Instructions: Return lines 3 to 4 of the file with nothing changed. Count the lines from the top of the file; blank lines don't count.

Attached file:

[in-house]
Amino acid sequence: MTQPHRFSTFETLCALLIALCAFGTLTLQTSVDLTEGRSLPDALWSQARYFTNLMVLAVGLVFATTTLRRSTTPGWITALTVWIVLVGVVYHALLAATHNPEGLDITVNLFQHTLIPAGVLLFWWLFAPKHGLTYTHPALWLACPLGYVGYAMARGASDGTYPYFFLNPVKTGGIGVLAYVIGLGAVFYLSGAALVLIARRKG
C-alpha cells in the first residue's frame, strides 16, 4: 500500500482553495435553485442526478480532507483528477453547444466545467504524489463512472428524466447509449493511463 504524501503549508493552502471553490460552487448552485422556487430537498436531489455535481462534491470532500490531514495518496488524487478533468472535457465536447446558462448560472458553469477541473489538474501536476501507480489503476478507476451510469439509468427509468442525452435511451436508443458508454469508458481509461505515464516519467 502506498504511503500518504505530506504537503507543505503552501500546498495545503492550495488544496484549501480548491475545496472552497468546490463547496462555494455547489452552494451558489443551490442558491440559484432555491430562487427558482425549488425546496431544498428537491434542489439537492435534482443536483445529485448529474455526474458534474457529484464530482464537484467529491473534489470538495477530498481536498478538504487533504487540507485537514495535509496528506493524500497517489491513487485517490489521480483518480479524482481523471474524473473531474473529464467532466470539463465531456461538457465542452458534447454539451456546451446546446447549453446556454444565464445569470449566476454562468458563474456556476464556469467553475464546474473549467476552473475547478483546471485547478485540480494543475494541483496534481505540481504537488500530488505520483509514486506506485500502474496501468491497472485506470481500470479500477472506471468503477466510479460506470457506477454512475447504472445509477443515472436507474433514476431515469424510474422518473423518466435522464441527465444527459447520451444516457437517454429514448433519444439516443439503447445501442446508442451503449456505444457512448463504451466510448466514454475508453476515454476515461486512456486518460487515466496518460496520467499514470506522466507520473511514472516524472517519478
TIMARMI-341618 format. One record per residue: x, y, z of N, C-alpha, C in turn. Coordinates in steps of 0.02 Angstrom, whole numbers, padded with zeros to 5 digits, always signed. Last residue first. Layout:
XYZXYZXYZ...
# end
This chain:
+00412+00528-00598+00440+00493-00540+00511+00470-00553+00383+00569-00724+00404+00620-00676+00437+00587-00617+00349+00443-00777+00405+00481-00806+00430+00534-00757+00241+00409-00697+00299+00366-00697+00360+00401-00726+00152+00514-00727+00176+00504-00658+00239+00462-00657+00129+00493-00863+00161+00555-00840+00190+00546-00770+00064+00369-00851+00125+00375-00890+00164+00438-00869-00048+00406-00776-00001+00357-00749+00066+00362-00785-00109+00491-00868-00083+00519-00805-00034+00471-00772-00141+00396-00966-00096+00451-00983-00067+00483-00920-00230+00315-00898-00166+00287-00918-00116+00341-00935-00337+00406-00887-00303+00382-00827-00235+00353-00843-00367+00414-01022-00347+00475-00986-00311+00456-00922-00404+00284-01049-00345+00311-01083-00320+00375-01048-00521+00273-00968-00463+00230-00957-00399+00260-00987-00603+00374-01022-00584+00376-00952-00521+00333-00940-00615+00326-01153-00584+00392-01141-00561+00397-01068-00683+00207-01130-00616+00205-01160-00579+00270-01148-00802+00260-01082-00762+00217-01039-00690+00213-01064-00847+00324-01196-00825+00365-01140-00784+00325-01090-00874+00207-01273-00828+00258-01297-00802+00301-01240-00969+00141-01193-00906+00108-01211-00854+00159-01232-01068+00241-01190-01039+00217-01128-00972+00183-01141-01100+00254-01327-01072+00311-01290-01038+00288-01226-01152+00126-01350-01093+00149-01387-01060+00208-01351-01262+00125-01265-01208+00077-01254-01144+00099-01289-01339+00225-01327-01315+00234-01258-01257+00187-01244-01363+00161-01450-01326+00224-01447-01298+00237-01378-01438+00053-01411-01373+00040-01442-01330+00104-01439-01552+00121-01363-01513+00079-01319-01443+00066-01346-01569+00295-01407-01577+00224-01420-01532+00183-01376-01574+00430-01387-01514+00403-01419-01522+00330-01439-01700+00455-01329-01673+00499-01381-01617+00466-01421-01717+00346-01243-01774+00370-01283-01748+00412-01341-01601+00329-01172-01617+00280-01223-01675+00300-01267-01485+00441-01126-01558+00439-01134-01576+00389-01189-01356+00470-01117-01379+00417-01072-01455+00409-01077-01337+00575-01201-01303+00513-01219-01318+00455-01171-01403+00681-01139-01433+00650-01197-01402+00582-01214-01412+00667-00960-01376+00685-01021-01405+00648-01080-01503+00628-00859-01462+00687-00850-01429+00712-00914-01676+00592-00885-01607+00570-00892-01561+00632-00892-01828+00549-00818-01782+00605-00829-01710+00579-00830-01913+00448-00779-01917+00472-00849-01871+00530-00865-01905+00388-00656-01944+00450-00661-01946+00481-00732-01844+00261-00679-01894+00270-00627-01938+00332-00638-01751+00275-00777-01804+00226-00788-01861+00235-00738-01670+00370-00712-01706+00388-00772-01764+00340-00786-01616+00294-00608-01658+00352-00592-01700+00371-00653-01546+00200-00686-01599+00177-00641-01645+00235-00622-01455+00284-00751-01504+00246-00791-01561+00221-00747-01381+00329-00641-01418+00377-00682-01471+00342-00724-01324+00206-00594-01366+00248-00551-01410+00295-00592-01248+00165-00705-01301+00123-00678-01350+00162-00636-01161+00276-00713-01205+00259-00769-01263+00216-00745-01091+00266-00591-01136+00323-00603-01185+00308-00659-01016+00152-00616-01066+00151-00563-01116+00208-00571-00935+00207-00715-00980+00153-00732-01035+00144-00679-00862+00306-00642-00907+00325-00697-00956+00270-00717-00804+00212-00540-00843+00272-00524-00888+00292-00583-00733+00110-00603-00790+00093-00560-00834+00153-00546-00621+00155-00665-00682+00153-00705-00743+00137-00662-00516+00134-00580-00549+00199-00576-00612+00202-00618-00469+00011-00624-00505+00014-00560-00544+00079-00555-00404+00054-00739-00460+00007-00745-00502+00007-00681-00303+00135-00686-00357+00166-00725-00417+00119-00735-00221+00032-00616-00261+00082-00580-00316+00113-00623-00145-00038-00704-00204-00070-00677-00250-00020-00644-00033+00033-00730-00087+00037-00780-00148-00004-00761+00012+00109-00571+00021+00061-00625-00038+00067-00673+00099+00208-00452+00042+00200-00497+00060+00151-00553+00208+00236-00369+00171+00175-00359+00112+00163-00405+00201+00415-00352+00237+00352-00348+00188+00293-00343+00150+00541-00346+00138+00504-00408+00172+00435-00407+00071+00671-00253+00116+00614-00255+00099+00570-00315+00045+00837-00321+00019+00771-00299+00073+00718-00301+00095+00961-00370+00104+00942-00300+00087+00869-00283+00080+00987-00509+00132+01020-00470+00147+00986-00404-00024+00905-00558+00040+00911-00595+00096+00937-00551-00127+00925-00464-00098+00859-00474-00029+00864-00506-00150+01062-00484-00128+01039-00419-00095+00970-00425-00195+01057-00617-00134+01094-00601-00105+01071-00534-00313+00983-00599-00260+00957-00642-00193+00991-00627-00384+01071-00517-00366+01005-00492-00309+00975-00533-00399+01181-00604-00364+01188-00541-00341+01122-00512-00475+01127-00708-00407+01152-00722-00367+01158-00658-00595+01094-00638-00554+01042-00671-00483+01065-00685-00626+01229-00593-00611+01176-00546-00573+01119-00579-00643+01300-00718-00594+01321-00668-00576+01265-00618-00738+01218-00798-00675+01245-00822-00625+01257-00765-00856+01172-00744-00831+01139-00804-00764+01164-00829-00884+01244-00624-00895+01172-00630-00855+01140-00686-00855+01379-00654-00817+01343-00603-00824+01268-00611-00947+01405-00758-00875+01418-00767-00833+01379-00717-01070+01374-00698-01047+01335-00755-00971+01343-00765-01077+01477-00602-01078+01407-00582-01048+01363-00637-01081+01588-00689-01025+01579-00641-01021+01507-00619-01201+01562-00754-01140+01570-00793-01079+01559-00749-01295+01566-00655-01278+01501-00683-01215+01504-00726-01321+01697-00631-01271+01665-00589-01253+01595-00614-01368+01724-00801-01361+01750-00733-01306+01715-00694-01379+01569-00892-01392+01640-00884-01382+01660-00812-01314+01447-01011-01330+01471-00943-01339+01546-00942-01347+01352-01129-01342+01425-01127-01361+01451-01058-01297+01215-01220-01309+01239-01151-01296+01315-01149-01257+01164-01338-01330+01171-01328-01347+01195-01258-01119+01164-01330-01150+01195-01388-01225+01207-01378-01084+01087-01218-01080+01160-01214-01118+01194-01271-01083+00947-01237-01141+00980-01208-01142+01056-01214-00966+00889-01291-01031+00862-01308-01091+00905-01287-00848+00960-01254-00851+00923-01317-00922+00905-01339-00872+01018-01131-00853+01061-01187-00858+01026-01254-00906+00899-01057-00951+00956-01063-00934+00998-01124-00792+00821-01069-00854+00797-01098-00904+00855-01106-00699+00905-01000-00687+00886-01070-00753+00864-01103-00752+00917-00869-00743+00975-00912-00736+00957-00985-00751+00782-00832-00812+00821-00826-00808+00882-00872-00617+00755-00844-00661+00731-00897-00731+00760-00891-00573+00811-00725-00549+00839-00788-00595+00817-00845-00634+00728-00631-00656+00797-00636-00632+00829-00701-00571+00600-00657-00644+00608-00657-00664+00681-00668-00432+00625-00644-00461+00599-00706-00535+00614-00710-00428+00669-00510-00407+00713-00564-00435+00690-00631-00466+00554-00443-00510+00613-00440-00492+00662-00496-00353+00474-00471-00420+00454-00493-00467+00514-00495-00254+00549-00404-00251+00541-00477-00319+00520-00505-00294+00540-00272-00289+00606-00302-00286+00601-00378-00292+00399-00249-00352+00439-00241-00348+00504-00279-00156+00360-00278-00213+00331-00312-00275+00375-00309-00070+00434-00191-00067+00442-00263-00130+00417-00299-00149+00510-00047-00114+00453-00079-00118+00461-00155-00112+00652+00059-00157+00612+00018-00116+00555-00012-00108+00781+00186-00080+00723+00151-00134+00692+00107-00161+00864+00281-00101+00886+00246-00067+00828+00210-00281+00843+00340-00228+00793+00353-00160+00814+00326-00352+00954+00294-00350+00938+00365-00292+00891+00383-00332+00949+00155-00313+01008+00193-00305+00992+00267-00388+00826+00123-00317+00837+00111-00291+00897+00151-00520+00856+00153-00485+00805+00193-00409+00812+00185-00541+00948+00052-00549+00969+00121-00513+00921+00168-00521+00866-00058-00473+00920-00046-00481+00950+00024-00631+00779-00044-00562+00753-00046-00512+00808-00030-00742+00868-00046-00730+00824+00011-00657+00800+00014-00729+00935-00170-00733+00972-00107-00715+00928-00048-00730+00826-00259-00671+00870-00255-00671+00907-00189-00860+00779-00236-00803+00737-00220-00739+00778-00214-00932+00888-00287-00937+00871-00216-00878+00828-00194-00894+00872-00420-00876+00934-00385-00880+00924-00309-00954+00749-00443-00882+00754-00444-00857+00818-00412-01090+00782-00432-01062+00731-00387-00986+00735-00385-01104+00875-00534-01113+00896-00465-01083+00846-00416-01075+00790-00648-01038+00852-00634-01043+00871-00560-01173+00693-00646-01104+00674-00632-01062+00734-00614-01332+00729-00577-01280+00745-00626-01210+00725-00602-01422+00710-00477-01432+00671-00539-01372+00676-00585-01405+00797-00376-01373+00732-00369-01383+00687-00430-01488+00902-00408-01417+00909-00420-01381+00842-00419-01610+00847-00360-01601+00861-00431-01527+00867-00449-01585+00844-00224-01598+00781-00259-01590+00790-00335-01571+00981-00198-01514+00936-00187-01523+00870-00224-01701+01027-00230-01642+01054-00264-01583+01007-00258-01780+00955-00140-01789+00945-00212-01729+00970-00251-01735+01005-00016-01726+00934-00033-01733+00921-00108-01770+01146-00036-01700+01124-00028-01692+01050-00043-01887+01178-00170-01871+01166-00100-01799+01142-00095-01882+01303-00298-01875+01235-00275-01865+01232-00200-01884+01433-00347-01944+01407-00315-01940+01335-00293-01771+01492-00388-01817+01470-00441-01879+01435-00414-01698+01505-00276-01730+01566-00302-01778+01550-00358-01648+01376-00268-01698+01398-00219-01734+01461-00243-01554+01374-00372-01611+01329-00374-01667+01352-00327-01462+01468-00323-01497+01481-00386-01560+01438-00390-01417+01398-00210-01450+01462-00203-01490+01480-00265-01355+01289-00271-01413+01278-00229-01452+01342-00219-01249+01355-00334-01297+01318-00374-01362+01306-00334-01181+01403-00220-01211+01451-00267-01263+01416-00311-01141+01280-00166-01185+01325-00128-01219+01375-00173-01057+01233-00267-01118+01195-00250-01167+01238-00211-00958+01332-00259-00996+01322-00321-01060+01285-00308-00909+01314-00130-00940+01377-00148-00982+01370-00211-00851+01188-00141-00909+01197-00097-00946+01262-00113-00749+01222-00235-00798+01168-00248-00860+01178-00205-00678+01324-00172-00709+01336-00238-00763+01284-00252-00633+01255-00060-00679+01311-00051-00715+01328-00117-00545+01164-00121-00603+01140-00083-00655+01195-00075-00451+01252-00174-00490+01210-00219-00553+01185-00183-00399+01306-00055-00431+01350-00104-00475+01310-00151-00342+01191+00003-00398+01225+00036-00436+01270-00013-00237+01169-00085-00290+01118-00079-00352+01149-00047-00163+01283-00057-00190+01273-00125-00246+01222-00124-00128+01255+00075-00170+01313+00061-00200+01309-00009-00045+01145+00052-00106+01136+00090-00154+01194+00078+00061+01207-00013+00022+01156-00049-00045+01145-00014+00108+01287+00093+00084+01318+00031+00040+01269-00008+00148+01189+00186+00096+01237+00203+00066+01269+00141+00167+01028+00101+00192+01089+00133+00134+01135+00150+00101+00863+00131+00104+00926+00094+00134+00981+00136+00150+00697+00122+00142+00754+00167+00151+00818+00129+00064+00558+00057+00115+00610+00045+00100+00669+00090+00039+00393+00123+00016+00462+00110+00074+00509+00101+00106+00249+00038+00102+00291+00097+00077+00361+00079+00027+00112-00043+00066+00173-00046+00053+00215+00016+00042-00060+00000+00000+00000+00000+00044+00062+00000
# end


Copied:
C-alpha cells in the first residue's frame, strides 16, 4: 500500500482553495435553485442526478480532507483528477453547444466545467504524489463512472428524466447509449493511463 504524501503549508493552502471553490460552487448552485422556487430537498436531489455535481462534491470532500490531514495518496488524487478533468472535457465536447446558462448560472458553469477541473489538474501536476501507480489503476478507476451510469439509468427509468442525452435511451436508443458508454469508458481509461505515464516519467 502506498504511503500518504505530506504537503507543505503552501500546498495545503492550495488544496484549501480548491475545496472552497468546490463547496462555494455547489452552494451558489443551490442558491440559484432555491430562487427558482425549488425546496431544498428537491434542489439537492435534482443536483445529485448529474455526474458534474457529484464530482464537484467529491473534489470538495477530498481536498478538504487533504487540507485537514495535509496528506493524500497517489491513487485517490489521480483518480479524482481523471474524473473531474473529464467532466470539463465531456461538457465542452458534447454539451456546451446546446447549453446556454444565464445569470449566476454562468458563474456556476464556469467553475464546474473549467476552473475547478483546471485547478485540480494543475494541483496534481505540481504537488500530488505520483509514486506506485500502474496501468491497472485506470481500470479500477472506471468503477466510479460506470457506477454512475447504472445509477443515472436507474433514476431515469424510474422518473423518466435522464441527465444527459447520451444516457437517454429514448433519444439516443439503447445501442446508442451503449456505444457512448463504451466510448466514454475508453476515454476515461486512456486518460487515466496518460496520467499514470506522466507520473511514472516524472517519478
TIMARMI-341618 format. One record per residue: x, y, z of N, C-alpha, C in turn. Coordinates in steps of 0.02 Angstrom, whole numbers, padded with zeros to 5 digits, always signed. Last residue first. Layout: